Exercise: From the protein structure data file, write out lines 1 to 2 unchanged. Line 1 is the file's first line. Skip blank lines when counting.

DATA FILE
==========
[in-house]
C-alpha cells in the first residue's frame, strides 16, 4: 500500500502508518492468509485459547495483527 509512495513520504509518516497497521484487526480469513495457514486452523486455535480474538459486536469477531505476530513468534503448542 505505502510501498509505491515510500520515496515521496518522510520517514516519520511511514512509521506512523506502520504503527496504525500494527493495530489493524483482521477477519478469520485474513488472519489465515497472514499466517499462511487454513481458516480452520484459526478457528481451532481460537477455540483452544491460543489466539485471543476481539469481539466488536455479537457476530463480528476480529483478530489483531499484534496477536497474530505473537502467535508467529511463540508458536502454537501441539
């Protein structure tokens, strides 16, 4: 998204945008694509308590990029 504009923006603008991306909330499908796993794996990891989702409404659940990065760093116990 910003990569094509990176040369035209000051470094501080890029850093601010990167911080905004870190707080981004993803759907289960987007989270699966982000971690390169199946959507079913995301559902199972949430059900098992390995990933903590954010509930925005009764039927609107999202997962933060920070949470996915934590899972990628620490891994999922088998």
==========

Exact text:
[in-house]
C-alpha cells in the first residue's frame, strides 16, 4: 500500500502508518492468509485459547495483527 509512495513520504509518516497497521484487526480469513495457514486452523486455535480474538459486536469477531505476530513468534503448542 505505502510501498509505491515510500520515496515521496518522510520517514516519520511511514512509521506512523506502520504503527496504525500494527493495530489493524483482521477477519478469520485474513488472519489465515497472514499466517499462511487454513481458516480452520484459526478457528481451532481460537477455540483452544491460543489466539485471543476481539469481539466488536455479537457476530463480528476480529483478530489483531499484534496477536497474530505473537502467535508467529511463540508458536502454537501441539